Monday, January 31, 2011

Another long walk

Today we went north, to Costa Baja Resort & Marina, probably the most upscale resort in the area. The golf course, with no apparent golfers, has a desert landscape, therefore nothing but sand-traps among the cactus. We took a shortcut on one of the cart paths:

The infinity pool blends with the Sea of Cortez at this angle.

Walking to the north

Today we walked north to Costa Baja Resort and Marina, probably the most upscale resort in La Paz. Golf course with abundant desert (i.e. sand-trap) landscaping. We took a shortcut along a cart path:

The infinity pool blended nicely with the Sea of Cortes:

Sunday, January 30, 2011

Slowing down a bit

Yesterday, Glenn and I did absolutely nothing except hang out at the condo, read, swim, rest, and relax. This morning we changed condos, new guests were arriving at #101, so we moved to #106. Here are a couple pictures showing the beautiful interior:

We walked south sort of along the road. Up ahead in Playa Corumel, a free government-sponsored facility.
Not operational in the winter, this place is hopping in the summer.
La Panga, at Palmira Marina, was our goal.
The view from our table:
On the way back we took the sidewalk along the upper road.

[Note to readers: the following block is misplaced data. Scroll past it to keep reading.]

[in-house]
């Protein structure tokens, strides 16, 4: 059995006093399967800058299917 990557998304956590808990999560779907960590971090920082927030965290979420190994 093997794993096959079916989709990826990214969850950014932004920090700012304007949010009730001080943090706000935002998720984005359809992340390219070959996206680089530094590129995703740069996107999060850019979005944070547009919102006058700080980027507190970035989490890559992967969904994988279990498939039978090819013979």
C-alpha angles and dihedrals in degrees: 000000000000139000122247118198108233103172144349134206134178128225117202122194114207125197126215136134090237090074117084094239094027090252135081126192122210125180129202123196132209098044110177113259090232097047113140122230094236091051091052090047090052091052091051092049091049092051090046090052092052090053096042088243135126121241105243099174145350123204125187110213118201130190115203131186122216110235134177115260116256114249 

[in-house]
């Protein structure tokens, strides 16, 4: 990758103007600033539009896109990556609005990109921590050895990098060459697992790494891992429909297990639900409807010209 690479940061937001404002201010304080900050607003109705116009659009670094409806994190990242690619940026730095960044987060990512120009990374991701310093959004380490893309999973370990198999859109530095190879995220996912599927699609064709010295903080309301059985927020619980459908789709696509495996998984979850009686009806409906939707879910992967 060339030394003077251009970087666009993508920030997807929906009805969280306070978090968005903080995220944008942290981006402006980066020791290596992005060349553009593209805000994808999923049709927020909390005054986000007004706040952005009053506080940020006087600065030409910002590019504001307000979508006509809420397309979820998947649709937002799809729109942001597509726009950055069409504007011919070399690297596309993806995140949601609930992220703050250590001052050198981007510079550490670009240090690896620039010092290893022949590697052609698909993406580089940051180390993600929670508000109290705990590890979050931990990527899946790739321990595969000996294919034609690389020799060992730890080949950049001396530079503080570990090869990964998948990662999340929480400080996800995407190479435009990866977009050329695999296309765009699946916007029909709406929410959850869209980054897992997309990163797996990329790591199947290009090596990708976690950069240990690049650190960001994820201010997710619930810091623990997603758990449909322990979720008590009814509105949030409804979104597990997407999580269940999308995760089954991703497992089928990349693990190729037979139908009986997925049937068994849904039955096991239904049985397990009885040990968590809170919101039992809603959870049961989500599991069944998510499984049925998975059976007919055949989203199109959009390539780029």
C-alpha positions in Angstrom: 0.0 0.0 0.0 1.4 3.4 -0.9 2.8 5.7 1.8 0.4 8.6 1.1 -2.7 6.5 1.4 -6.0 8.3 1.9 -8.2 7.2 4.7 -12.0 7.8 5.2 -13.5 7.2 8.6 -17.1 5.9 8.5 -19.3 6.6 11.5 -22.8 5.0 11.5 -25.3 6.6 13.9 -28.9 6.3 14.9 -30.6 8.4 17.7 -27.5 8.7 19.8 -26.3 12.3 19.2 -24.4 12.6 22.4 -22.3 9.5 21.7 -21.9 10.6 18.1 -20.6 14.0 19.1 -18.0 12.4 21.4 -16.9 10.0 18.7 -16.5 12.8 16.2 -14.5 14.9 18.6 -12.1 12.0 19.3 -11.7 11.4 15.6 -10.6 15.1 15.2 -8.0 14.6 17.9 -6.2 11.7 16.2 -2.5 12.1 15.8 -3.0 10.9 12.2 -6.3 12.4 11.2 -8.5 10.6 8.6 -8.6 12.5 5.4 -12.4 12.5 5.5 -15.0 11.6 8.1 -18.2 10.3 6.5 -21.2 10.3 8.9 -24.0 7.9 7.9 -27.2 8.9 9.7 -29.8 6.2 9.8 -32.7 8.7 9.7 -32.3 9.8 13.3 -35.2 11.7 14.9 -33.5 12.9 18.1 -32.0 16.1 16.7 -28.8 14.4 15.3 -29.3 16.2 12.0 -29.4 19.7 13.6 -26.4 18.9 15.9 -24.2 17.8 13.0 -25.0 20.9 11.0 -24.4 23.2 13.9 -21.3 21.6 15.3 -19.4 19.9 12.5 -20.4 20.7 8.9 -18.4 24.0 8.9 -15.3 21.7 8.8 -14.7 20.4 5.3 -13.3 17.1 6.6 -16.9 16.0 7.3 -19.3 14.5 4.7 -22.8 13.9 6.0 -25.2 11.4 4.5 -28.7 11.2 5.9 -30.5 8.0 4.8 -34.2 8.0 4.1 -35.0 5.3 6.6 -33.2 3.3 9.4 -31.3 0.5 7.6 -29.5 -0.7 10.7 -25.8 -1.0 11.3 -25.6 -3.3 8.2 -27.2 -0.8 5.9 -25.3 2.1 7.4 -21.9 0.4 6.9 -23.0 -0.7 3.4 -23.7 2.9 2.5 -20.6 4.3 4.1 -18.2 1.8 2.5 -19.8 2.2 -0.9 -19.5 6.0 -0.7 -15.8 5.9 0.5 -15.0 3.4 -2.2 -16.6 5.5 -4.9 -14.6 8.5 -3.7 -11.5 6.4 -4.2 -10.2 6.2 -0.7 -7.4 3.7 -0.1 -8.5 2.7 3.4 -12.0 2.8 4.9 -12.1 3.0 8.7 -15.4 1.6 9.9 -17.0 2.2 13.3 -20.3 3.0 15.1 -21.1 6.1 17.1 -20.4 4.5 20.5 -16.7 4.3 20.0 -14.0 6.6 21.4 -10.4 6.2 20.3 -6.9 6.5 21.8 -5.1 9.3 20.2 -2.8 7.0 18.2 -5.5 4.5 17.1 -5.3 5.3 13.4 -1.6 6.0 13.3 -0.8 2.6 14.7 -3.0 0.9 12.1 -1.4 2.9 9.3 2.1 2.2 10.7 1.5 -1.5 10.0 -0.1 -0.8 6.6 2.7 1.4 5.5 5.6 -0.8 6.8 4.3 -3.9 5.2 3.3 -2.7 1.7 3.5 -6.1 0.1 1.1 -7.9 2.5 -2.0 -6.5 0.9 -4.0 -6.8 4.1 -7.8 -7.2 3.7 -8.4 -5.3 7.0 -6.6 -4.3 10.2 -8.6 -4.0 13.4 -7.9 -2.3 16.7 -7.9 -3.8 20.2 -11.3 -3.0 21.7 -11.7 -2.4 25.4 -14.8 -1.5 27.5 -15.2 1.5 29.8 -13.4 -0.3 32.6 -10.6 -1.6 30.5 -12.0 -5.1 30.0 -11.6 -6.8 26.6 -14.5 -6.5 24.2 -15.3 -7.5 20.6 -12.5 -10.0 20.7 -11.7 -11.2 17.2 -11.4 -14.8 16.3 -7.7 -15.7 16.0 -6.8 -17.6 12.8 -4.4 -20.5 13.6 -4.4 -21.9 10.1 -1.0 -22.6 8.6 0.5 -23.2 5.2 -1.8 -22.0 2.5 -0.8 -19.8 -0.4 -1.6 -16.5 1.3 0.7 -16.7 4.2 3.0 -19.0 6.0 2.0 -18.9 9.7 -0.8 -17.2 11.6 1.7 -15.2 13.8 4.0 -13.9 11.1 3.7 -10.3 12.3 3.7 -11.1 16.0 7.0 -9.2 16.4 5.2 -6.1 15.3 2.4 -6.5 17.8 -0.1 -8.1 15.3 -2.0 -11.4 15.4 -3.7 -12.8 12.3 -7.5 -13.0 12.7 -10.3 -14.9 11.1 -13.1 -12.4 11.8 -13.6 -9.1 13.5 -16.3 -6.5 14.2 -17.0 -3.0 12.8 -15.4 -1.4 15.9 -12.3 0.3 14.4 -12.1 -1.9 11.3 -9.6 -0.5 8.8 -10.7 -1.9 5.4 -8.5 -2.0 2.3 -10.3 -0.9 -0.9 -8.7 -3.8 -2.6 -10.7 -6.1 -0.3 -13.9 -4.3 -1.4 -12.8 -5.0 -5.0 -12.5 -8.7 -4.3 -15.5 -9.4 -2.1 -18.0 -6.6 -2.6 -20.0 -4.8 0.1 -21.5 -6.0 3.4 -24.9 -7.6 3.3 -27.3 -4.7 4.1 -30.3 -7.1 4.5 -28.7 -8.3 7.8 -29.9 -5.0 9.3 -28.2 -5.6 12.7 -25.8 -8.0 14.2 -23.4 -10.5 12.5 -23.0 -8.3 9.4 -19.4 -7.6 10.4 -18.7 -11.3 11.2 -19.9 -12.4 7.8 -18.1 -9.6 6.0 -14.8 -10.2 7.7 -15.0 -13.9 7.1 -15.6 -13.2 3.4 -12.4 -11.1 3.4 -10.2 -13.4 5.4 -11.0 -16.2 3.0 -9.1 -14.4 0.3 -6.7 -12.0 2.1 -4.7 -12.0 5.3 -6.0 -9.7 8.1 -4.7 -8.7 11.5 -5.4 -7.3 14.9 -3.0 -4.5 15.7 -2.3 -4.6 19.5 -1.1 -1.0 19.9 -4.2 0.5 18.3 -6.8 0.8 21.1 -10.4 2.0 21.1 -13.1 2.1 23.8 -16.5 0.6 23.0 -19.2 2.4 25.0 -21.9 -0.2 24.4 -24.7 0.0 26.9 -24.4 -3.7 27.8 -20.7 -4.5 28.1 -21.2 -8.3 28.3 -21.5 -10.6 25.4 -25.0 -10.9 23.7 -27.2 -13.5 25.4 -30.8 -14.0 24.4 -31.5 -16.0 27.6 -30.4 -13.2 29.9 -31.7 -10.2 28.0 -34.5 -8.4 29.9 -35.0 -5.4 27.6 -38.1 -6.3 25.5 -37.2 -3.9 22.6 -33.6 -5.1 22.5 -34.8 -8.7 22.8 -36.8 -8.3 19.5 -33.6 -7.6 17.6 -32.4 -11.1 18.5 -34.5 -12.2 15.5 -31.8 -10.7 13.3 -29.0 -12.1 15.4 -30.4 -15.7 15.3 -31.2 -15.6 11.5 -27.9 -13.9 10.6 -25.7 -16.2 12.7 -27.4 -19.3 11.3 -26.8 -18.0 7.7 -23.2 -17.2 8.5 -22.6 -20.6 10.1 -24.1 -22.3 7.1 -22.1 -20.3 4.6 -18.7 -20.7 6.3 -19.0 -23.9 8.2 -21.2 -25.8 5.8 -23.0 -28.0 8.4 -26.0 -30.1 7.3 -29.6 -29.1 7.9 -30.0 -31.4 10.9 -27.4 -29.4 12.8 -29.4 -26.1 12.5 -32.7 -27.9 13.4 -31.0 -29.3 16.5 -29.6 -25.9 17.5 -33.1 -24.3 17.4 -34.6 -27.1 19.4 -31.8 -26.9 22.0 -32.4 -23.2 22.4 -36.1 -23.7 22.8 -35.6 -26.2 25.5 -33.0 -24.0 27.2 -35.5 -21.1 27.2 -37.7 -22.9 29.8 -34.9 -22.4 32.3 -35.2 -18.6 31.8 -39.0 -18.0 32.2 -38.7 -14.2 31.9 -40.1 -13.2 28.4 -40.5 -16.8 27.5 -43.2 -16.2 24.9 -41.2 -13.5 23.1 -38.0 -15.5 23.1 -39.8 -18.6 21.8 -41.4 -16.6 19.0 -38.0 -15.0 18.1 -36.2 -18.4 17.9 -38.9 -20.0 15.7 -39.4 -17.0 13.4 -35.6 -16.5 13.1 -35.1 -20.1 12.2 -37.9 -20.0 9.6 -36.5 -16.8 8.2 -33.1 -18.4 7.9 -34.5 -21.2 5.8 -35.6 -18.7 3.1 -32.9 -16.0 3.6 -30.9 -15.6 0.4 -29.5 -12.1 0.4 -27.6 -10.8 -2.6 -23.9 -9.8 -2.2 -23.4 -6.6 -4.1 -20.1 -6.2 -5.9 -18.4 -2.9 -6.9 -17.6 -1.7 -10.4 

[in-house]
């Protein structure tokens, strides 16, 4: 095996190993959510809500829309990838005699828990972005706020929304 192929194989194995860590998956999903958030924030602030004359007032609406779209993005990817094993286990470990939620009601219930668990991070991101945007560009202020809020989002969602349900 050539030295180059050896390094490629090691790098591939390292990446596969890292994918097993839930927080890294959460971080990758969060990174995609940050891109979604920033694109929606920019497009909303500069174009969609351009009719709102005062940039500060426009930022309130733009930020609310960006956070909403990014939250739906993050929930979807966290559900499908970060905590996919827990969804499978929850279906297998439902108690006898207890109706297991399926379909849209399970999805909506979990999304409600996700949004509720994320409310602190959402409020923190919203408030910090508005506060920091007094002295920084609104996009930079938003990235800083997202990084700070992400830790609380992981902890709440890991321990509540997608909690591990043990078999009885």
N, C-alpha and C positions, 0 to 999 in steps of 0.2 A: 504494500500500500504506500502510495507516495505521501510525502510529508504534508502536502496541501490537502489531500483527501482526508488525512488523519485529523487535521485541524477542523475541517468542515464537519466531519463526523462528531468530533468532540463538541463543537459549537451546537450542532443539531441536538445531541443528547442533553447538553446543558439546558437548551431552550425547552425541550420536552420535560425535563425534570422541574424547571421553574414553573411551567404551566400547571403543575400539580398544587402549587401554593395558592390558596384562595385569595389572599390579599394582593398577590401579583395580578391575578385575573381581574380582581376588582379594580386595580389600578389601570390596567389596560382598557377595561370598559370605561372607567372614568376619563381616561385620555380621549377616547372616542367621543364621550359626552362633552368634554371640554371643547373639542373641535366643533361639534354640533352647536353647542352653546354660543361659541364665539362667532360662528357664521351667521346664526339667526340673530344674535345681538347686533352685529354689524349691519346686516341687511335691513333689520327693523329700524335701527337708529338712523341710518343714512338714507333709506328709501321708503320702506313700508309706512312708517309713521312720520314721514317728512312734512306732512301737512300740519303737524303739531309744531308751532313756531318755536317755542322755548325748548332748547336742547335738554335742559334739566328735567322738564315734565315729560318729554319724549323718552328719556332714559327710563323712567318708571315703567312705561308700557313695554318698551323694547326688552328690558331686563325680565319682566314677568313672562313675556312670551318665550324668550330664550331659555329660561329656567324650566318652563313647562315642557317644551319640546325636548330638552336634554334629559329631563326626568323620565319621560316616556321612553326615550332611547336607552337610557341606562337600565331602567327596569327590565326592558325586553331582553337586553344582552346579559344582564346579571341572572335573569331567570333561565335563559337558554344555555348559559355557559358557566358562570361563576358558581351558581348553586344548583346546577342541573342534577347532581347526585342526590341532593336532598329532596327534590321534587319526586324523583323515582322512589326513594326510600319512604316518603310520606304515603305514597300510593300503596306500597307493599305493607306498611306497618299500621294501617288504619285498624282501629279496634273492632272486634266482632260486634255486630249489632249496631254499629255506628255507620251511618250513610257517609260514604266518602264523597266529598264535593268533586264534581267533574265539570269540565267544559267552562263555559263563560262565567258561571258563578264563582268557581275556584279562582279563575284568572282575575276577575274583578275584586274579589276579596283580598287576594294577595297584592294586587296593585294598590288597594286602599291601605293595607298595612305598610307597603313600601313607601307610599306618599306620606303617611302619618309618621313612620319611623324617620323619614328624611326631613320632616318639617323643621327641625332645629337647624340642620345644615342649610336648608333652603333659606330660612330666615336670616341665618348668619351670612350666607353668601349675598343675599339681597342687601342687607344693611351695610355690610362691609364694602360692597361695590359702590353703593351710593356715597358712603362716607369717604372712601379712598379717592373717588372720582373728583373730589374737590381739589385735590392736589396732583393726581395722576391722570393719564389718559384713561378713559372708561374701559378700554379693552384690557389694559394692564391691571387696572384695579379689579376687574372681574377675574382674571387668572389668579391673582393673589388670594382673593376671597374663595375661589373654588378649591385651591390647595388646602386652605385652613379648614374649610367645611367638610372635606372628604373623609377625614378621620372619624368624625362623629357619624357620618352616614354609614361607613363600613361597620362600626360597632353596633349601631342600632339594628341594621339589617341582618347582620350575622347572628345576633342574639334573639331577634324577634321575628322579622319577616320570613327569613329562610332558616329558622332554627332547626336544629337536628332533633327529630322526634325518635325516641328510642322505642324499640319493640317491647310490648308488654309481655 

The lower road and the malecon below:
Watch out! When Glenn saw this, he said "Oh my."
Across the road, a very small shrine nestled in a sandstone crevice:

Saturday, January 29, 2011


Today we just hung around the condo. There was a glorious sunset, thanks to a bit of cloud cover.

Friday, January 28, 2011

Que le vaya bien

Go well on your way. This is the phrase most often spoken after you've bought something or leave someone's house after a visit. Justin left today, to return to California. Glenn and I drove him to the airport in Cabo San Jose.

Thursday, January 27, 2011

To Espiritu Santo and Los Islotes

Today we took a lancha (or panga) out of La Paz, along the west side of Espiritu Santo and Isla Partida to Los Islotes, not an island but a large rock formation and the home to a large sea lion colony.There were nine of us plus an English-speaking guide and the boat captain. These two couples were, amazingly, from Regina Saskatchewan. The couple in the middle live about two blocks from Glenn.